Stories Matter: Back-to-School Reads

By Leslie Zemeckis   |   August 16, 2022

As the temperature rises… so does the current crop of sizzling reads. First up from Elaine Murphy is I Told You This Would Happen, a pithy, hilarious thriller that will have you rooting for at least one serial killer. Sisters Carrie and Becca are siblings that just barely get along, and it might have to do with all the bodies Carrie has helped Becca dispose of. Only now it seems a new killer is in town and risks exposing Carrie’s dark deeds. She can’t turn to her sister for help as Becca has disappeared. You’ll be kept guessing all the way to the end with this one.

Freya Sampson does not disappoint with her latest, The Lost Ticket. Strangers meet on a London bus in 1962. They plan to meet but Frank loses the bus ticket with the cute girl’s phone number on it. Flash forward to 2022 and Frank now has dementia when he meets another lovely young lady on the bus (same route by the way). Libby is a mess, dumped by her boyfriend, out of a job and now acting as a temporary nanny to her nephew. She feels sorry for Frank who is looking for the lost girl of his 1962 dreams. A heartfelt story about chance, loss, and aging, populated by messy characters you will root for in this delightful ride.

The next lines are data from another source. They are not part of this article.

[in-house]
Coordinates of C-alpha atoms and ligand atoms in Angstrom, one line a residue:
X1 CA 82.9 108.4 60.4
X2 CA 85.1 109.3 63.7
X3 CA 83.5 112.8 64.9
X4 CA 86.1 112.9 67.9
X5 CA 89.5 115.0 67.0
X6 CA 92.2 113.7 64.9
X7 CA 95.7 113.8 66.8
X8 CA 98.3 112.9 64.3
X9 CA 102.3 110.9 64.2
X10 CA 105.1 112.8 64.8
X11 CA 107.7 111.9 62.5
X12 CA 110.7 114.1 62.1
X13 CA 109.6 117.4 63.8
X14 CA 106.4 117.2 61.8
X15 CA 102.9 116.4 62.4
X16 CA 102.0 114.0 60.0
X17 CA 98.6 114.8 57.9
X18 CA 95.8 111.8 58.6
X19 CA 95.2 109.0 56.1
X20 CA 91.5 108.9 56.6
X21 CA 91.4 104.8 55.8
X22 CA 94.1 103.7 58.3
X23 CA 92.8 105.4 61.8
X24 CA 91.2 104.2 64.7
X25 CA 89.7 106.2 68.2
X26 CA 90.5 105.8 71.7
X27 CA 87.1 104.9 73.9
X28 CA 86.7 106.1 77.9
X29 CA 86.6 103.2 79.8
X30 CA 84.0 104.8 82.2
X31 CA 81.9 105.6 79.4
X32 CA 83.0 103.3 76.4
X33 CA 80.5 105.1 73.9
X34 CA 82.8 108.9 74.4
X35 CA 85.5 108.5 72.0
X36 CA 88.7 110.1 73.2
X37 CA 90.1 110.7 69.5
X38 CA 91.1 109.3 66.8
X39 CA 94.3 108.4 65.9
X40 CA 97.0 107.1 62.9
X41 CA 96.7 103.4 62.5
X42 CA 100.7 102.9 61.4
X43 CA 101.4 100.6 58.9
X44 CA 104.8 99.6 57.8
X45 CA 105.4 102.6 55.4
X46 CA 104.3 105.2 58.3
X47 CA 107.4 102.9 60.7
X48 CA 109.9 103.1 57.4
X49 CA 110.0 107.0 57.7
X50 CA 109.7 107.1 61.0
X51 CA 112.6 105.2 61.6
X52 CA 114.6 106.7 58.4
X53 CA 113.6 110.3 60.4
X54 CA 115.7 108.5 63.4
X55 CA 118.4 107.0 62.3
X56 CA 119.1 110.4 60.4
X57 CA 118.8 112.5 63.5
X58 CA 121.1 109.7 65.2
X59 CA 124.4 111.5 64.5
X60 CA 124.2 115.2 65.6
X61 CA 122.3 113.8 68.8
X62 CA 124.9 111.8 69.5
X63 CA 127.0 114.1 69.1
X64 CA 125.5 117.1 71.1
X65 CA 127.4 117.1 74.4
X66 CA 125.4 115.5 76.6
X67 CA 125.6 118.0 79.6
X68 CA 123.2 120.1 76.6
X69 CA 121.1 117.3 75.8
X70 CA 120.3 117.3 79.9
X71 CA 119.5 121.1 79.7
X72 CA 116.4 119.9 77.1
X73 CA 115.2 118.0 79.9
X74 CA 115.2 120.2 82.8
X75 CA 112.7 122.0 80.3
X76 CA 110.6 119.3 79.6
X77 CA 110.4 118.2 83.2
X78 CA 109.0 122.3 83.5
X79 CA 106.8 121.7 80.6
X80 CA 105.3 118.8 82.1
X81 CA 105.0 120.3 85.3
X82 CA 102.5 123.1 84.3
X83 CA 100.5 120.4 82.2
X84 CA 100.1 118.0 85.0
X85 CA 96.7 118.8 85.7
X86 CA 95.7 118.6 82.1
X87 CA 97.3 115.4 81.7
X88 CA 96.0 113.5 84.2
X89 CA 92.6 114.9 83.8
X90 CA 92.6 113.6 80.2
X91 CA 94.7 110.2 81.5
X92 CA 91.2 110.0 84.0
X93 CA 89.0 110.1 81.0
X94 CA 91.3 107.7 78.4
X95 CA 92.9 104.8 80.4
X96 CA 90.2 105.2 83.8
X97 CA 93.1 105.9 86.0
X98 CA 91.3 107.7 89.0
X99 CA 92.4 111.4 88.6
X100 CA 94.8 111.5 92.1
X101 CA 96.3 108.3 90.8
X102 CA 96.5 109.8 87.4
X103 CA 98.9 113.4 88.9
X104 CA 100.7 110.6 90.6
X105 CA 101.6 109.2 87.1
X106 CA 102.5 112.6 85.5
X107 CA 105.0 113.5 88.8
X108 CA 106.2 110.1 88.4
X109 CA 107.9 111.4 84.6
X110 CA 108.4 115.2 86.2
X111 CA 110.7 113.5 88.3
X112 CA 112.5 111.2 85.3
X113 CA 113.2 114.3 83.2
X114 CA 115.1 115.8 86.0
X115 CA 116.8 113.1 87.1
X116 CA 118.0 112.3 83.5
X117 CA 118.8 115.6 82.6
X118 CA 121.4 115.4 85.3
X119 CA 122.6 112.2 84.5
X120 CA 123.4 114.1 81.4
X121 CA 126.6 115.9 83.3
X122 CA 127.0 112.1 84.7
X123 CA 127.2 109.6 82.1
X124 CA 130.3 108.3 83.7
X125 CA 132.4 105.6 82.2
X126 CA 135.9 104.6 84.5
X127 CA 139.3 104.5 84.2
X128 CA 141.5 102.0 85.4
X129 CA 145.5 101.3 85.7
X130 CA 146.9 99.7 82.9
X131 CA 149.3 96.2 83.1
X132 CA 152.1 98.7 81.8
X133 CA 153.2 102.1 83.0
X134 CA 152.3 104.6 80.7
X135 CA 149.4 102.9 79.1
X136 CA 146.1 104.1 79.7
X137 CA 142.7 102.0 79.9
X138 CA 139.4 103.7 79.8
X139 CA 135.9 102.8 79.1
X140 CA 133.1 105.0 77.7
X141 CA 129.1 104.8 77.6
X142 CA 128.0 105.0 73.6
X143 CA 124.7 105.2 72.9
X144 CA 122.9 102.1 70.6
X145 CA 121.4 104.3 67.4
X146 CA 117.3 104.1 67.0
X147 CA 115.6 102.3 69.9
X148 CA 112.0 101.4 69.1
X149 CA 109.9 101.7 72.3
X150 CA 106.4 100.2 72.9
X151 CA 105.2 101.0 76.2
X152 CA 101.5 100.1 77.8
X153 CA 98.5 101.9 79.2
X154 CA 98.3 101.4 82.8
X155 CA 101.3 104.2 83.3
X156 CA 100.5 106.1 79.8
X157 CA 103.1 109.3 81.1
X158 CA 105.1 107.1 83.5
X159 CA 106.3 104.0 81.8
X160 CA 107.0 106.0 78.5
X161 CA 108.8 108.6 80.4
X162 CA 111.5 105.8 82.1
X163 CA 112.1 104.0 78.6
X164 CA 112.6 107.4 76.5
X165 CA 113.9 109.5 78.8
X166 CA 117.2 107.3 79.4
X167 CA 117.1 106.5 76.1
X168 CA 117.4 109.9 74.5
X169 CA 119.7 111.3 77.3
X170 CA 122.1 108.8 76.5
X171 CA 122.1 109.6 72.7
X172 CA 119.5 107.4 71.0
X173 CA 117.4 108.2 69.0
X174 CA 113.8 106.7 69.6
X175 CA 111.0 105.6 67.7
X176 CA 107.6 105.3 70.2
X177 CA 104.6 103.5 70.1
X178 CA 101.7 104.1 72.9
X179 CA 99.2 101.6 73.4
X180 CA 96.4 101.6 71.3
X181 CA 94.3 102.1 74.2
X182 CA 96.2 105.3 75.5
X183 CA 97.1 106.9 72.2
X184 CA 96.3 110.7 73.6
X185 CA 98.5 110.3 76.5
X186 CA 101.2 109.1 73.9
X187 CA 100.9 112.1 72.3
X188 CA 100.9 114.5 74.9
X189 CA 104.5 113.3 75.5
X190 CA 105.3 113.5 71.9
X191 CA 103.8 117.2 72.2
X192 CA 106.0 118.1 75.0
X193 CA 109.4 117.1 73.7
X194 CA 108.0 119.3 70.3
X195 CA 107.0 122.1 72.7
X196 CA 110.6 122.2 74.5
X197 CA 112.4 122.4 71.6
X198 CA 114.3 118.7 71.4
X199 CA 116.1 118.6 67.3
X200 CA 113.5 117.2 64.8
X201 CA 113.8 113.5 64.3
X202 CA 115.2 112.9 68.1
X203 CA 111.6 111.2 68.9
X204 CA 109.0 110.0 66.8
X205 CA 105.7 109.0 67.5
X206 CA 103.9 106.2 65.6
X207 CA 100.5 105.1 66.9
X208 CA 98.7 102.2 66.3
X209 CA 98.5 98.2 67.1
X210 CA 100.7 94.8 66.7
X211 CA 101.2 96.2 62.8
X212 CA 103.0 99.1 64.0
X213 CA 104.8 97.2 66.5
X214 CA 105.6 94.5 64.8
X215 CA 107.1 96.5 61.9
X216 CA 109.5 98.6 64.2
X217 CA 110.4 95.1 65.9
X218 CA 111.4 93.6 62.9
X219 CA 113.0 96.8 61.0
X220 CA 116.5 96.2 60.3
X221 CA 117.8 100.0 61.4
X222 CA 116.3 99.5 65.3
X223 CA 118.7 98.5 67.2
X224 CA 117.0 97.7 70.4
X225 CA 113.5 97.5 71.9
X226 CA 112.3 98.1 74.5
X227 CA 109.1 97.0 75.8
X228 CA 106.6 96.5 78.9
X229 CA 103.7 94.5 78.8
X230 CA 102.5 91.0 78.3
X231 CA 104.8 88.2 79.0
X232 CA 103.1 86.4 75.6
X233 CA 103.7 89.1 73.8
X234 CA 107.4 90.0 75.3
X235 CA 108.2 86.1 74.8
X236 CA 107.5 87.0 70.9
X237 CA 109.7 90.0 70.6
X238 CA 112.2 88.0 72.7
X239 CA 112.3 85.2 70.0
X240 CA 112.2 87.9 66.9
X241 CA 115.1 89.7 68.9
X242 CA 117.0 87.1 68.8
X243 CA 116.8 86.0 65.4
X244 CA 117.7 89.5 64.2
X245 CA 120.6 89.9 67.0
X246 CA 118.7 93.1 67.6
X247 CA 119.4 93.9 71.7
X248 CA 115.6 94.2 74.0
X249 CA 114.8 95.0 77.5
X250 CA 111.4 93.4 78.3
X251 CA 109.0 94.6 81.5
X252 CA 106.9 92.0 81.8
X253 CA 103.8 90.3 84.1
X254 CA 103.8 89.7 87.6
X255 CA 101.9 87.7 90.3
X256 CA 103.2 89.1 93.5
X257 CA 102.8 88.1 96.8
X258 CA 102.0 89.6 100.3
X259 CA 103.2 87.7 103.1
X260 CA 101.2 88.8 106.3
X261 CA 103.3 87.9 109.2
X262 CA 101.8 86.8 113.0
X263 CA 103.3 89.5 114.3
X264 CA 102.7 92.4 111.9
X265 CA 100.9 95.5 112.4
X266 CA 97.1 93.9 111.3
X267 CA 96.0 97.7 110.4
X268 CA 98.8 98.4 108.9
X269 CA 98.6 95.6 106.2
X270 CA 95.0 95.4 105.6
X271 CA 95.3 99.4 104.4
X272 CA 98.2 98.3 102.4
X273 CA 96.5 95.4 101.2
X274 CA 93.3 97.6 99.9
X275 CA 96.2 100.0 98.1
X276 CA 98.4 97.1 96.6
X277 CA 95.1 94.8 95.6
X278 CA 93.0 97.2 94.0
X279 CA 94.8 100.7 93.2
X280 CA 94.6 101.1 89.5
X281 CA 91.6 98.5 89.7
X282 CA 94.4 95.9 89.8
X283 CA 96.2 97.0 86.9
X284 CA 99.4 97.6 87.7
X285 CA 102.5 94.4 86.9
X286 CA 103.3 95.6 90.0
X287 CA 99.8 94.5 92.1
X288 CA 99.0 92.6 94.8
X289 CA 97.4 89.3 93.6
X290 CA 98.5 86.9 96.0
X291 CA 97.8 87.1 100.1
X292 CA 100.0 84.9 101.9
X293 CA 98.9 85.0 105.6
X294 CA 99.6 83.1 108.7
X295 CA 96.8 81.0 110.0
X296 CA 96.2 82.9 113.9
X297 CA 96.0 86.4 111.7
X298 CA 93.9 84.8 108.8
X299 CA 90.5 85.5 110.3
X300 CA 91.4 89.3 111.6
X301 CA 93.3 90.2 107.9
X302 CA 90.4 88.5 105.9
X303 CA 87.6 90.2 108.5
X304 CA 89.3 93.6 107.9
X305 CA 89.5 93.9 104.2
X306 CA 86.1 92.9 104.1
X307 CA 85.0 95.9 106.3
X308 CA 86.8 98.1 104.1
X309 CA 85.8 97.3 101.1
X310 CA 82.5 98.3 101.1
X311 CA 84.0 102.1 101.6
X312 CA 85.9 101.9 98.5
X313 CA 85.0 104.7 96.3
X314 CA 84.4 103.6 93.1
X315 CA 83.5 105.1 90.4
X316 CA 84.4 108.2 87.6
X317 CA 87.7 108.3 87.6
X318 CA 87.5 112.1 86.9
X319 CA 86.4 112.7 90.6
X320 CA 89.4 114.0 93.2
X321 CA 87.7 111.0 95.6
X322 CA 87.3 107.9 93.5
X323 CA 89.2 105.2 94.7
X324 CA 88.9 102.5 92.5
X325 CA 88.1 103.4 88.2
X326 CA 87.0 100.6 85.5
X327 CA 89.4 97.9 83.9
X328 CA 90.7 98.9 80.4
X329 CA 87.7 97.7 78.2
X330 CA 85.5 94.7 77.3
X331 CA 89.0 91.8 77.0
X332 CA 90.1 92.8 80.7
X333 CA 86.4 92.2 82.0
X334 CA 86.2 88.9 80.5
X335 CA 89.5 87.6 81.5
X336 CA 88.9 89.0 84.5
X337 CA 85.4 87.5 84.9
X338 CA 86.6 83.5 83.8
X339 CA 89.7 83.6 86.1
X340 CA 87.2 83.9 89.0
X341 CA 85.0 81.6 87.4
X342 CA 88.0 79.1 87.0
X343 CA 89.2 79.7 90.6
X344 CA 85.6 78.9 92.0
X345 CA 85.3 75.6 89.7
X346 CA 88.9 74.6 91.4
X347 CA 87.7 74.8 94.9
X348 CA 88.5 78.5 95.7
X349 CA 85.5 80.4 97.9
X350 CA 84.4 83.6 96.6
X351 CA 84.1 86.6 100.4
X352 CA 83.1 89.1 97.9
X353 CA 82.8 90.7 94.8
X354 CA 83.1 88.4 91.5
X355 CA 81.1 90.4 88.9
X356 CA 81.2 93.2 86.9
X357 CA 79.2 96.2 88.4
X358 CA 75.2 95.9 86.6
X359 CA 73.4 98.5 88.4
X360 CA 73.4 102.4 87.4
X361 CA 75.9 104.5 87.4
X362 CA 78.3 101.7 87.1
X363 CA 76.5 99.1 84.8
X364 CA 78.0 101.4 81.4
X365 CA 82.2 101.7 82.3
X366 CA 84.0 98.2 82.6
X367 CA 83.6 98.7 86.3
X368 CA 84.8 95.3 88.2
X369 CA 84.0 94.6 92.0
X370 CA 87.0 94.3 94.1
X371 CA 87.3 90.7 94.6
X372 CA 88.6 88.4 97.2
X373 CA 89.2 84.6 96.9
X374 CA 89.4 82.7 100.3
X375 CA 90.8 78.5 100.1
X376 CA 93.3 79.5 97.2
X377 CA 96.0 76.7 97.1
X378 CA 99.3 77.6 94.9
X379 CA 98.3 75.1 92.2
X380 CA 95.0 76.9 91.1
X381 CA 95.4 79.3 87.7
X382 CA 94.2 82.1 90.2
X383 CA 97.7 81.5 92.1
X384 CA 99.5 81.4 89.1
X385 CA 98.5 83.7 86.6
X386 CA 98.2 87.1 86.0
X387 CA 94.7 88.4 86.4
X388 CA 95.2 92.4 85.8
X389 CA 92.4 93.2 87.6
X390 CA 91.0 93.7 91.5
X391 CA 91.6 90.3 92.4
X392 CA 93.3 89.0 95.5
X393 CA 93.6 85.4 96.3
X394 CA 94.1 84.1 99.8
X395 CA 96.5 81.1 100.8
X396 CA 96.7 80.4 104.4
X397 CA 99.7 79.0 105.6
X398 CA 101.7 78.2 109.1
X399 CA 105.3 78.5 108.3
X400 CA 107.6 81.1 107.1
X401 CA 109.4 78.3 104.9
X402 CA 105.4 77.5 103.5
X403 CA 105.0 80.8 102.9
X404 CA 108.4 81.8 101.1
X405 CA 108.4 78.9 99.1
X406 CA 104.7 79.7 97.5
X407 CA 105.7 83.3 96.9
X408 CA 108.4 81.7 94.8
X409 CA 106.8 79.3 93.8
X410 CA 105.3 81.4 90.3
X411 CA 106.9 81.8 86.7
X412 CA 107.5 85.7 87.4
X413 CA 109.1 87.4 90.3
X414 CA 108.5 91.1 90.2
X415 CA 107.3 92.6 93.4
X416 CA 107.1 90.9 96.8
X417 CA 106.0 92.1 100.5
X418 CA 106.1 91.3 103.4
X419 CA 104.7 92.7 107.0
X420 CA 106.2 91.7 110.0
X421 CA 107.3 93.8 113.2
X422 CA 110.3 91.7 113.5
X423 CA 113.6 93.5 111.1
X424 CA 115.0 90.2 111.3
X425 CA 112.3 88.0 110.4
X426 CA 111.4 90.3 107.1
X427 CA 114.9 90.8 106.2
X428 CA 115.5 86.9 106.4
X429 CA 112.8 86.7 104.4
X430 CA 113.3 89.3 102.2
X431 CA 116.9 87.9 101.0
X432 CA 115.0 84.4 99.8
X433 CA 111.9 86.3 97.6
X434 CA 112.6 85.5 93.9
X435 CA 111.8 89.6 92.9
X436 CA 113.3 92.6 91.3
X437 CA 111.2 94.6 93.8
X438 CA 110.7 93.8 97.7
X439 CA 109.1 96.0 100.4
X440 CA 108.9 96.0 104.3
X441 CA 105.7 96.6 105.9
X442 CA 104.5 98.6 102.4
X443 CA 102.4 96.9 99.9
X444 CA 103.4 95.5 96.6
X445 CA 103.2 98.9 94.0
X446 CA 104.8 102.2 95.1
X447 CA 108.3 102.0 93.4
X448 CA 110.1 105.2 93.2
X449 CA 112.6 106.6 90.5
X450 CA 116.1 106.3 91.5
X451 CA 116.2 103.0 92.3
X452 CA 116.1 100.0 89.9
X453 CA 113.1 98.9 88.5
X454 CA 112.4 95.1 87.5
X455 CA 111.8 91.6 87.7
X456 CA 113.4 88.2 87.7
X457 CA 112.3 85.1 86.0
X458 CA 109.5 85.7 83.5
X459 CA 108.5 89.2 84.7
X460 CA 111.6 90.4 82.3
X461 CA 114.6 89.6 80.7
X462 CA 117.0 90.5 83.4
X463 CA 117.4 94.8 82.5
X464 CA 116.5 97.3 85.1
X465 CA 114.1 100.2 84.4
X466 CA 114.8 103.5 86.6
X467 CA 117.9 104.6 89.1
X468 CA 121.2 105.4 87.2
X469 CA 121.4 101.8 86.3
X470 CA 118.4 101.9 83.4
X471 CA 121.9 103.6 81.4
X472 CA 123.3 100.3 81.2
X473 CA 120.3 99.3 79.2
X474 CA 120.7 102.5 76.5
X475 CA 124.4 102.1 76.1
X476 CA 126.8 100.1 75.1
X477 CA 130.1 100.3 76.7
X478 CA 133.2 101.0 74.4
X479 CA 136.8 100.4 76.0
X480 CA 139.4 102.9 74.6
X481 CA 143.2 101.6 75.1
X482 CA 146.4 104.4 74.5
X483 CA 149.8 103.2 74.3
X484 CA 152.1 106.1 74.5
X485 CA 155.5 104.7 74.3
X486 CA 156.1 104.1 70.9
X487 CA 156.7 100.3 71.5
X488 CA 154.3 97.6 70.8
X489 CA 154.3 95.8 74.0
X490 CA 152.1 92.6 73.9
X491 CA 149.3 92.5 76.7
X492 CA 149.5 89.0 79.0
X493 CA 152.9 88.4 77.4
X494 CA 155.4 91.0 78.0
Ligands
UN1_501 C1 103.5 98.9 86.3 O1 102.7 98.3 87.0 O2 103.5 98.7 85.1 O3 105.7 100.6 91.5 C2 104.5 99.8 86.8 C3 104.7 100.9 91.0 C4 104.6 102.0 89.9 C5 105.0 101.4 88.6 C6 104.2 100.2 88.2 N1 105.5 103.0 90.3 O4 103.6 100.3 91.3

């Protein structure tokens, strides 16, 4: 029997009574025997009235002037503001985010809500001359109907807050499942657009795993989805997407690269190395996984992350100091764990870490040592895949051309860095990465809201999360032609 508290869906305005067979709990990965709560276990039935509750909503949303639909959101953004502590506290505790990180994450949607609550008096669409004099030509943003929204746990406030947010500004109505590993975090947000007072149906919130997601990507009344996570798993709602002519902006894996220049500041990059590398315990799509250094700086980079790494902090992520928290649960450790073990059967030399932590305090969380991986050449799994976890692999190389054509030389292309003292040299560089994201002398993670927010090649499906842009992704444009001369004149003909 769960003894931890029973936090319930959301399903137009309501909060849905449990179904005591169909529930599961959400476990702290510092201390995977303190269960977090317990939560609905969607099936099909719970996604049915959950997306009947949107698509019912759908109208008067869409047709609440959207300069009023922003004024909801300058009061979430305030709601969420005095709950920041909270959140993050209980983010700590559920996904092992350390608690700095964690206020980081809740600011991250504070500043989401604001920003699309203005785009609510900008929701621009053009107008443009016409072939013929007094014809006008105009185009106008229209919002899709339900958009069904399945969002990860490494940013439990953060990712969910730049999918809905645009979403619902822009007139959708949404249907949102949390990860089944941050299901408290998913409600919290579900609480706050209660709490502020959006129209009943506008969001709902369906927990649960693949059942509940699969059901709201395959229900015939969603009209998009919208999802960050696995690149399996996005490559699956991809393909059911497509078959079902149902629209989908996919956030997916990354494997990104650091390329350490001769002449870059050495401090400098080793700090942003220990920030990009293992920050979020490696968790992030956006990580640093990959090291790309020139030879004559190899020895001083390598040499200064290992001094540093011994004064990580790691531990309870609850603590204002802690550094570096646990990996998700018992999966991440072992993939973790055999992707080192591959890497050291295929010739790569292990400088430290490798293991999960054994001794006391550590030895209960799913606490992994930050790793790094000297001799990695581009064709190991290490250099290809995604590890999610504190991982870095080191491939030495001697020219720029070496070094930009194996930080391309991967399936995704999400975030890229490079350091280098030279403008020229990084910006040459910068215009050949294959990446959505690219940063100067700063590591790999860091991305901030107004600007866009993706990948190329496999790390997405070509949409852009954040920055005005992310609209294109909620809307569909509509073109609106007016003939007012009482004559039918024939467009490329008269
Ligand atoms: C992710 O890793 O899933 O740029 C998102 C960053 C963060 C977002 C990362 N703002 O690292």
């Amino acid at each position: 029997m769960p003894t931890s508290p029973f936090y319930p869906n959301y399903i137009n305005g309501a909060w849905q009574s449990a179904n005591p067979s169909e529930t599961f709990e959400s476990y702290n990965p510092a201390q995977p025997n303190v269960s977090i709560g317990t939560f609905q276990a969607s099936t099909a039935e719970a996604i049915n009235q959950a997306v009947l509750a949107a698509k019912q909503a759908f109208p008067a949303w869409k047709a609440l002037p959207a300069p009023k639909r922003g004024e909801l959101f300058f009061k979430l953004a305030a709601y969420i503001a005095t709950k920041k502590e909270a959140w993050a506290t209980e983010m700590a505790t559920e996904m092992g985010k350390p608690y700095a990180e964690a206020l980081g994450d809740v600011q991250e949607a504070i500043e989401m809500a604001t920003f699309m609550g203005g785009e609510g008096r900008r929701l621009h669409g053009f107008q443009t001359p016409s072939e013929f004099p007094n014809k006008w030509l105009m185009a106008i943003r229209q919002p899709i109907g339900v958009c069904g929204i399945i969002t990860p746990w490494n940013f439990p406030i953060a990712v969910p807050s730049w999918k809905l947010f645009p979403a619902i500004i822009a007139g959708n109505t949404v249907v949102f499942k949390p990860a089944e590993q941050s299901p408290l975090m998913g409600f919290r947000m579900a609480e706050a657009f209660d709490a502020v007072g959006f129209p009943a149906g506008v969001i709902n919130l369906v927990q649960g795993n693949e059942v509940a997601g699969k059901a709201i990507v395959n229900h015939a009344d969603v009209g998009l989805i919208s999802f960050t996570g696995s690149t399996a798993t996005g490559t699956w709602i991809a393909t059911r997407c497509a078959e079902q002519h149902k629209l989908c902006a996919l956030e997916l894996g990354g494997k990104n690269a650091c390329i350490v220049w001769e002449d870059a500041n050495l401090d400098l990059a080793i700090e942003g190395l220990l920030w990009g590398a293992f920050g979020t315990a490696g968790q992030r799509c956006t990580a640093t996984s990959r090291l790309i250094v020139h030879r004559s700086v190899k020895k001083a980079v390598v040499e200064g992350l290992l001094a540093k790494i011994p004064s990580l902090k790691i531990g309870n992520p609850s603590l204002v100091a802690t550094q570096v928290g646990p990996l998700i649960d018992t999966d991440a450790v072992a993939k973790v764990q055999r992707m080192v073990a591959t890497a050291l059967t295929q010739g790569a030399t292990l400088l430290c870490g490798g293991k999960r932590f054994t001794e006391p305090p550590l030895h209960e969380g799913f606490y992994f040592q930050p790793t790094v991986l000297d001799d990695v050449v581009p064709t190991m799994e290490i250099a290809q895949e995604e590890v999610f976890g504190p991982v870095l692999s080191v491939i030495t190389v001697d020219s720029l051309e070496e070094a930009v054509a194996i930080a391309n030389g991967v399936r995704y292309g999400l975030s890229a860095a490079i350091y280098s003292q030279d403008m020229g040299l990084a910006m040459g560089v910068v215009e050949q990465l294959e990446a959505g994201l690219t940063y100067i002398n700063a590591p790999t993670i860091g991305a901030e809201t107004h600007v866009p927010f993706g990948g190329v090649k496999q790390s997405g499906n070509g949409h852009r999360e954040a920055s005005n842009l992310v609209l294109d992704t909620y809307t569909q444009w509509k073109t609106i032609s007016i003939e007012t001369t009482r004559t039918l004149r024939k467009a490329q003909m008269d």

In Robert Bryndza’s Fatal Witness, detective Erika Foster stumbles on a murder in her new neighborhood. The victim is Vicky Clarke, a podcaster who chronicles true crime. There is a creepy neighbor spotted getting rid of the remains of two dead cats, among various other suspects. This was a tense read, in the best of ways, a page turner and highly atmospheric. This is just one in a series by Bryndza starring detective Foster and trust me, you’ll want to read all of them. 

Heavier than your typical “beach read,” Sarah Gristwood’s The Tudors in Love is for us history geeks. The author investigates in great, smothering detail how courtly love shaped the Tudor dynasty, examining the origins of the threesome known as Guinevere, Lancelot, and King Arthur and how their legend and love gone wrong has been variously portrayed throughout literature, starting in medieval times. My favorite chapters dealt with the tragedy of Anne Boleyn. Gristwood makes the case her death was almost pre-destined because of the maneuvers involved in the game of love. 

Talk about an atmospheric read: Lauren Owen’s Small Angels is a tale that starts with a church near a possibly haunted woods in a small English town. Why do I always read these types of books when I’m in the woods? Anyway, Chloe is about to be wedded at the Small Angels church when she learns it is haunted, or cursed, or something menacing is going on there. Is it lore or is something malevolent at work? 

Many are headed back to school, but that doesn’t mean good reads can’t be squeezed in.  


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